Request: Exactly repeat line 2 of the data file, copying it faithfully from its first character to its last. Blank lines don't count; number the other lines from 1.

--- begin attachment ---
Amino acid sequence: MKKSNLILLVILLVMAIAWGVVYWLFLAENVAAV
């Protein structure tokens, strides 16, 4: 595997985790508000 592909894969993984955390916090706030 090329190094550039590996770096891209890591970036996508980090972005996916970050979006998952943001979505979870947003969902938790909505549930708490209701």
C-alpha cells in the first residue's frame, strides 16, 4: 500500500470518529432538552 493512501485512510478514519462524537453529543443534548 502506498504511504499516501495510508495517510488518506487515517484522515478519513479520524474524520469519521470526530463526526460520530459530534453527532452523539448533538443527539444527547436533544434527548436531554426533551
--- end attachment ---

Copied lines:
């Protein structure tokens, strides 16, 4: 595997985790508000 592909894969993984955390916090706030 090329190094550039590996770096891209890591970036996508980090972005996916970050979006998952943001979505979870947003969902938790909505549930708490209701």